The ruling comes as airlines are seeing a surge in spring travel — one the industry anticipates will extend through the summer and beyond. Transportation Security Administration officials have reported an increase in the number of people screened at airport checkpoints, with many days routinely topping the 2 million mark, as they had before the pandemic.

Appeals court rules against Obama administration on ACA contraception opt-out

The 8th US Circuit Court of Appeals has upheld two lower court rulings against the Obama administration, saying provisions that let employers opt out of the Affordable Care Act’s mandate that health plans cover contraception violate the employers’ religious freedom. Other federal appeals courts have said the opt-out provisions reasonably accommodate religious freedom. The conflicting ruling increases the likelihood that the issue will go to the Supreme Court. Reuters (9/17), Bloomberg (9/17)

Small Businesses Must Gather Data Now for Obamacare 2016 Deadline

Companies with 50 to 99 employees will fall under the federal healthcare mandate starting January 2016, but they should prepare now. Small companies should begin tracking data to help them determine compliance and which employees are entitled to an offer of coverage in 2016. “Unfortunately, no magic bullet exists in the form of affordable software that gathers data in one tidy place; nor is the government ready with a form. The required reporting is detailed. Leaving the record keeping to the 11th hour will be too cumbersome for smaller companies…Planning facilitates developing the best ACA strategy,” says Finny Varghese, an expert on the ACA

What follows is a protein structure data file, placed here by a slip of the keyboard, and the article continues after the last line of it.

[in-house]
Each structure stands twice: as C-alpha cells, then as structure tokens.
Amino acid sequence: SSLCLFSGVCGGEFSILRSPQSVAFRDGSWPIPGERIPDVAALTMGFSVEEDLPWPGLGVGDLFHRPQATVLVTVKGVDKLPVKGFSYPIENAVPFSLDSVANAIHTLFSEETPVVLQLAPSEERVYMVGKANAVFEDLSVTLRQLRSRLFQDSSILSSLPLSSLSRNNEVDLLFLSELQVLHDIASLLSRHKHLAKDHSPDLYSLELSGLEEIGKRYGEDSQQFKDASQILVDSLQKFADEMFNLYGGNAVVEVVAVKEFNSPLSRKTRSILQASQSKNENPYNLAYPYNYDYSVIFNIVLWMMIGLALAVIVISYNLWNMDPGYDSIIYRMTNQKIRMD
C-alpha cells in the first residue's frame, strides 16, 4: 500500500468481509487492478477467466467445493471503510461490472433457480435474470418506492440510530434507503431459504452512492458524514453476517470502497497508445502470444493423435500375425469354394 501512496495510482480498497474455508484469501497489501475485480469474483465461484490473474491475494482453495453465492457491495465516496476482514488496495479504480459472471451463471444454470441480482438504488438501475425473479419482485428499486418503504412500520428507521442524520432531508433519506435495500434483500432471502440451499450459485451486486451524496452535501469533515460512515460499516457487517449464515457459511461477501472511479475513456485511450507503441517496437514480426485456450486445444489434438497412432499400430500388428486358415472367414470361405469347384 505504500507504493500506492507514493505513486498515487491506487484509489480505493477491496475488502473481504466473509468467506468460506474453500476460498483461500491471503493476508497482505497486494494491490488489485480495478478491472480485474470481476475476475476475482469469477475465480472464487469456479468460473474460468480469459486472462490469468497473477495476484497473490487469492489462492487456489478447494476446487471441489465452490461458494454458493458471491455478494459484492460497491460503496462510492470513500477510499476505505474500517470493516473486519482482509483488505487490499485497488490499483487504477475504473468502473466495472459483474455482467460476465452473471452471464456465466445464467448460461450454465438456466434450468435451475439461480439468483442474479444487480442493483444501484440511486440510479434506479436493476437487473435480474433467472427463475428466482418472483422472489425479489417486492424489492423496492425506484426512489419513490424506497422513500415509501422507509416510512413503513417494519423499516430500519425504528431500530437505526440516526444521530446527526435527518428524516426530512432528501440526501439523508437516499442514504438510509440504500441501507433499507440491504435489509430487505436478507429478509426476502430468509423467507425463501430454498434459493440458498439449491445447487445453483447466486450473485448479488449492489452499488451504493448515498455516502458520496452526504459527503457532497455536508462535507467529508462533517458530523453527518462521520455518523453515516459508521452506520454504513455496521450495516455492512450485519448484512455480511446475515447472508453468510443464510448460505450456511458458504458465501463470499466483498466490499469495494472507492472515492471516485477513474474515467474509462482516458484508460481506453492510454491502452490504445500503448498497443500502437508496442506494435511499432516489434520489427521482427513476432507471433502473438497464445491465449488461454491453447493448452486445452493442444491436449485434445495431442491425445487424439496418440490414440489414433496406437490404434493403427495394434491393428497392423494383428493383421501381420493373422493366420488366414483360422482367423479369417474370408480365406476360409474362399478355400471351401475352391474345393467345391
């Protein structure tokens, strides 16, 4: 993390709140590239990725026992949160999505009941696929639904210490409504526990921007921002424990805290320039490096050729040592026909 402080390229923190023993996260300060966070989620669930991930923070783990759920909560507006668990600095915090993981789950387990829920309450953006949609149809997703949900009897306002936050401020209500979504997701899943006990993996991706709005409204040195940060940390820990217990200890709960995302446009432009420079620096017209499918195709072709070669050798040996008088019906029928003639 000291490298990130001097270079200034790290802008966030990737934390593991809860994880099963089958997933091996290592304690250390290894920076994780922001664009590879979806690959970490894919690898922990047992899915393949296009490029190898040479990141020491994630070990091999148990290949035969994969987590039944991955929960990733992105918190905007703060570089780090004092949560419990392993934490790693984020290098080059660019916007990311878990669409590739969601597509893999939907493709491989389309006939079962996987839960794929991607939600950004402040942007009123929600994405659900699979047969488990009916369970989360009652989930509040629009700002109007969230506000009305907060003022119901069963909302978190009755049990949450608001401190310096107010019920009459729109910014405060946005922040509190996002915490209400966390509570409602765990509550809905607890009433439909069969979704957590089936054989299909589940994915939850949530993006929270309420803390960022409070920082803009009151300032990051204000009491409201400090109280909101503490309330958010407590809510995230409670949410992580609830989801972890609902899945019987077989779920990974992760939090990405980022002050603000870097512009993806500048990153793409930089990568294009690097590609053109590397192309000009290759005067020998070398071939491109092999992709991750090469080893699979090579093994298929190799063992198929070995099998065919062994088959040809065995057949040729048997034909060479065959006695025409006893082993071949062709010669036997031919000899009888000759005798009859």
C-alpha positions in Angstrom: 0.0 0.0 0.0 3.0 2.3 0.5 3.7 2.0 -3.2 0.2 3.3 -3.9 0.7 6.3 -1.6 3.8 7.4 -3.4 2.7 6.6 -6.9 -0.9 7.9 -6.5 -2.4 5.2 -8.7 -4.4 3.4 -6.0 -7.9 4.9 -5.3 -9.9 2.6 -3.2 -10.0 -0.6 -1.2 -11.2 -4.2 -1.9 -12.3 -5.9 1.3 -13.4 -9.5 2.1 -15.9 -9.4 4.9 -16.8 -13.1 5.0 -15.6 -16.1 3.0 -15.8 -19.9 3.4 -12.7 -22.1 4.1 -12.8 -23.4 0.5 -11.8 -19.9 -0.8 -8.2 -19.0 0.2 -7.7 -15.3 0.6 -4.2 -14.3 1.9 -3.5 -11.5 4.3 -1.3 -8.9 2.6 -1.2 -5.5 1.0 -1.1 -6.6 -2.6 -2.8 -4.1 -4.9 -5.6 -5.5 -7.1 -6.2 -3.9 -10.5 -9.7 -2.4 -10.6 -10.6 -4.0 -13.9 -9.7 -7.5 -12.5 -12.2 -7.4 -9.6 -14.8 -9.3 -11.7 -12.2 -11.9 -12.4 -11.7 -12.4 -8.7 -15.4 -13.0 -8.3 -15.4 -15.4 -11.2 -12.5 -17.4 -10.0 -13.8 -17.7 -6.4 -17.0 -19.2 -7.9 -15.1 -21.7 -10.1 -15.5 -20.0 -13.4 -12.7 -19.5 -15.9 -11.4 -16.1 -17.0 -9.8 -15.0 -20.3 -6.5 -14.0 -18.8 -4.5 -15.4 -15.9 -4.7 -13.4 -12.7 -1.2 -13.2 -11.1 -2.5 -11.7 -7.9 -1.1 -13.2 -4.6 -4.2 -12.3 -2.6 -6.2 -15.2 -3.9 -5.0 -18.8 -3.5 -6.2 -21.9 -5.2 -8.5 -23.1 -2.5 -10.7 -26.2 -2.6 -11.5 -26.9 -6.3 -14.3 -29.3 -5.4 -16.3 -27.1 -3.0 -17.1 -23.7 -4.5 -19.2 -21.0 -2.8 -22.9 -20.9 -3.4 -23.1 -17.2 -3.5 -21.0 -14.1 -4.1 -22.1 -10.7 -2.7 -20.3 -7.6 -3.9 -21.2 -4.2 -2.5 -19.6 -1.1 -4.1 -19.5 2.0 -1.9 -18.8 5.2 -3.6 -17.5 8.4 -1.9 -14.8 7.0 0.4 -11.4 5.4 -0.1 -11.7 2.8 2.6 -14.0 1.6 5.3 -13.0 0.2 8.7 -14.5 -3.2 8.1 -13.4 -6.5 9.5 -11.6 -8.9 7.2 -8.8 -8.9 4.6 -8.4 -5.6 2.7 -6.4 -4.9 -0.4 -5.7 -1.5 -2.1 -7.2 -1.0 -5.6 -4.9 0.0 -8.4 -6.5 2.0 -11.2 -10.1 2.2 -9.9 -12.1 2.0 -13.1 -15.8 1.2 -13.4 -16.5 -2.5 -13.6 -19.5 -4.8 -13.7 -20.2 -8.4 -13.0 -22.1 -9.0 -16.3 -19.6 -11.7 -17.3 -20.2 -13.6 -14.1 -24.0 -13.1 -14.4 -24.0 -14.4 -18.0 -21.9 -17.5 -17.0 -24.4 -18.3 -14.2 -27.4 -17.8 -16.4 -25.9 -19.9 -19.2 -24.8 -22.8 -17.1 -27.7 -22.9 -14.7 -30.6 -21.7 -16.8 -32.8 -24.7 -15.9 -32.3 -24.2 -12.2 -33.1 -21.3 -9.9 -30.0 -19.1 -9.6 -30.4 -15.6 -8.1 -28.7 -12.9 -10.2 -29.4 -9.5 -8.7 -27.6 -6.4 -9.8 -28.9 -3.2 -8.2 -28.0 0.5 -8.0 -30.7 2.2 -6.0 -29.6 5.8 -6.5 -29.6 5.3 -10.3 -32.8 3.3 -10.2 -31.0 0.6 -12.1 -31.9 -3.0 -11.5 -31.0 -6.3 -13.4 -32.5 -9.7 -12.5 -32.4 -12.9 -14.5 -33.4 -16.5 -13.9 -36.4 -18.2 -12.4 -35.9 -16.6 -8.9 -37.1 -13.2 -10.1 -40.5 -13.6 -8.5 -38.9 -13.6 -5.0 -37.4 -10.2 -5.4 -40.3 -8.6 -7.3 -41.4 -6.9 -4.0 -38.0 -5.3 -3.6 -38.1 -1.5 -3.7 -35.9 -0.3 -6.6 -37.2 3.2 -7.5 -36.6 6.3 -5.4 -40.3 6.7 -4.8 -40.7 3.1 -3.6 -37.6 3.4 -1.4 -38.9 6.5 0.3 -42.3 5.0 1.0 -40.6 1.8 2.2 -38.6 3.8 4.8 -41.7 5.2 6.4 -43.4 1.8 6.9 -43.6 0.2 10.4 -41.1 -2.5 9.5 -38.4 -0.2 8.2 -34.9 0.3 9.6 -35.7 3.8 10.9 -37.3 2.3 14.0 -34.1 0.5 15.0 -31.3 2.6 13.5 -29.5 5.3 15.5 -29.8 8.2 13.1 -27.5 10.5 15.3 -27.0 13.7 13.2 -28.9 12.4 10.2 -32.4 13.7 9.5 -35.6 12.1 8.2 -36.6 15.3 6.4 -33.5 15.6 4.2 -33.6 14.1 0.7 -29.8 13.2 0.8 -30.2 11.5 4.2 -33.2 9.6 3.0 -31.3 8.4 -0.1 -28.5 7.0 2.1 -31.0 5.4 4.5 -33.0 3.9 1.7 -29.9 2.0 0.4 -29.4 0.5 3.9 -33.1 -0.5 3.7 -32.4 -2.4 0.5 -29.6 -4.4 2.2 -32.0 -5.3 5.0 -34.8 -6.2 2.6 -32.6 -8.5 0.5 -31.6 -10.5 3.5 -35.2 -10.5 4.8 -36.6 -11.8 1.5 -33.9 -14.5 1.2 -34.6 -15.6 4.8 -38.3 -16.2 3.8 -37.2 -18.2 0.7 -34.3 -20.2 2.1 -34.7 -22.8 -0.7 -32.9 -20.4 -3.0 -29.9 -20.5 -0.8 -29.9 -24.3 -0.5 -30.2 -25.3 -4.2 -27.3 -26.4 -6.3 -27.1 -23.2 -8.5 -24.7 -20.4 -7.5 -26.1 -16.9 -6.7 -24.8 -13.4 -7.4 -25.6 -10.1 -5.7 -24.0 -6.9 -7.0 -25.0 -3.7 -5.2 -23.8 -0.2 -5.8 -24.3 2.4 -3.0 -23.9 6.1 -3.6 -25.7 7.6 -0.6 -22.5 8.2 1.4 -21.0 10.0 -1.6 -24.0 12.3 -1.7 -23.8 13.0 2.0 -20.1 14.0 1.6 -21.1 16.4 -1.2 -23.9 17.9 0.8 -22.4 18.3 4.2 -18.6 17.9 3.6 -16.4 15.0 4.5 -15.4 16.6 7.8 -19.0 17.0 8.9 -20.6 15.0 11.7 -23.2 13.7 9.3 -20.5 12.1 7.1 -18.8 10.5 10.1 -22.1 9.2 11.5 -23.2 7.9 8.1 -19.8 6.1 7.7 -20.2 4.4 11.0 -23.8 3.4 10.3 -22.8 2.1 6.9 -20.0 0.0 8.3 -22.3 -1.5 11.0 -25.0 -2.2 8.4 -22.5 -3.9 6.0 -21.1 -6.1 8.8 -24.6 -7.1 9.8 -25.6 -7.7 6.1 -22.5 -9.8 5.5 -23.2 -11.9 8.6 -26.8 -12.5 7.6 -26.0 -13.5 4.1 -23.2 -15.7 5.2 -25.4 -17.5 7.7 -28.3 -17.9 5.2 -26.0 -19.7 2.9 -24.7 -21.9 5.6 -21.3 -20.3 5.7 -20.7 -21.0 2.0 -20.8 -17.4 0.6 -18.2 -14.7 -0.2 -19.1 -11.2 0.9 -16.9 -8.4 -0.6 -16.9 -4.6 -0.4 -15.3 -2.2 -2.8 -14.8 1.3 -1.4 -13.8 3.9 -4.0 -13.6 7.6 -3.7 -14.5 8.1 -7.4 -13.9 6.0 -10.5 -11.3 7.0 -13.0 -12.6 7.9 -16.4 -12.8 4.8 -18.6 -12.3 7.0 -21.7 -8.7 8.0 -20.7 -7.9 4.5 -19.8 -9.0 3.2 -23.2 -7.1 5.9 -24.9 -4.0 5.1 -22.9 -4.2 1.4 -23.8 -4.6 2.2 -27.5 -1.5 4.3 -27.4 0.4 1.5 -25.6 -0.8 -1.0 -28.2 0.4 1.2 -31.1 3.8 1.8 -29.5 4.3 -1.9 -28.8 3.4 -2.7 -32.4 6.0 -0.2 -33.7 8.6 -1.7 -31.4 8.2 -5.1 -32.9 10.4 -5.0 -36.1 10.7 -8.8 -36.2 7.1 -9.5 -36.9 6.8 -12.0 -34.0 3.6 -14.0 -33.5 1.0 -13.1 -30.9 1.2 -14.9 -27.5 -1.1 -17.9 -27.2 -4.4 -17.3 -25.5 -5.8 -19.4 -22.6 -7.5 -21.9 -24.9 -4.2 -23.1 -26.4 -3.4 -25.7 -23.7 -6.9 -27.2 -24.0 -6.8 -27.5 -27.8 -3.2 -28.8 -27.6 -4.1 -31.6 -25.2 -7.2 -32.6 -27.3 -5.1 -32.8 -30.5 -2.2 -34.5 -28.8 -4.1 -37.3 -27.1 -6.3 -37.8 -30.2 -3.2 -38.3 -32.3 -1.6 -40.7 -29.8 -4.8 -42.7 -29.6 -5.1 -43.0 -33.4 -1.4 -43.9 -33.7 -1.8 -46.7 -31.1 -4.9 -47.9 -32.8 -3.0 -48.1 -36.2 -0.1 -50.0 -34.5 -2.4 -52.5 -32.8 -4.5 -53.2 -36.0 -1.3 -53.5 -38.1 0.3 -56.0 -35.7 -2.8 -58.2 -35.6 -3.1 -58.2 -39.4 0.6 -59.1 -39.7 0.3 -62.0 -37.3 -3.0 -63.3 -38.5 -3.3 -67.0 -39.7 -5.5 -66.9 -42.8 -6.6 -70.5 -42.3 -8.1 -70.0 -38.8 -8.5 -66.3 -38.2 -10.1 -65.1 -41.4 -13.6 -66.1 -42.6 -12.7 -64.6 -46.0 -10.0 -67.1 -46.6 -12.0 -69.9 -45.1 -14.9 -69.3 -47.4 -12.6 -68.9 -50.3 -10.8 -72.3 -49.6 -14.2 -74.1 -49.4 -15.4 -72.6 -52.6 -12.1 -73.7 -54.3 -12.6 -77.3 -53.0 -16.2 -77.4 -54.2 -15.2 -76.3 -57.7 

Here’s what companies need to do according to Lexus/Nexus:

• Classify workers. Coverage is required for full-time employees, those working 30 or more hours weekly, and full time equivalents. FTEs are calculated as the number of part-time workers multiplied by the number of hours worked per month divided by 120. Companies may discover their total full-time count falls below the range.

• Define standard measurement periods for determining employee classifications. There will be one look-back period for ongoing employees and measurement periods for each new hire. Tracking this year provides a beta test for 2016 data and could guide classifications.

• Detail each employee who gets coverage under current healthcare policy. This information includes the duration of any waiting period, months of eligibility and coverage, premium for the lowest cost option for employee-only coverage, and whether coverage meets the government standard.

New IRS Guide Tells You if You Qualify for a Health Coverage Exemption

The Affordable Care Act calls for each individual to have qualifying health insurance coverage, but there are exemptions under the following circumstances:

  • Your annual premiums would be more than 8% of your household income.
  • You have had a gap in coverage for fewer than three consecutive months.
  • You qualify for an exemption for one of several other reasons, including having a hardship that prevents you from getting coverage or belonging to a group that is exempt.

On IRS.gov/ACA, you can find a comprehensive list of the coverage exemptions.

What Clients Need to Know About ACA Changes

Susan Polk, a health insurance agent in San Luis Obispo, issued an advisory to help her clients sort out the Affordable Care Act (ACA), “Some people think that, come January 2014, a new insurance card will magically appear in their mailbox. This is most certainly not true. Enrollment will not be automatic, except in certain circumstances when you participate in an employer group plan of more than 200 employees, and you must make choices among various options, choose a plan, and enroll yourself and family members,” Polk says. She outlines the following key points:

 Individual health insurance – All insurance is guaranteed issue, meaning you are guaranteed to get coverage. There are no waiting periods for pre-existing conditions. Higher premiums cannot be charged for any health conditions, although an individual can be charged up to 50% more for smoking. California has decided not to implement this option.

 Free or low-cost health insurance – Individuals and families making less than 138% of the Federal Poverty Level (also known as the Federal Income Guidelines) will be eligible for MediCal in California (133% will be eligible for Medicaid in most other states). There is no longer an asset test, so people can now hold onto their retirement plans and other property and still qualify for free or greatly reduced medical care.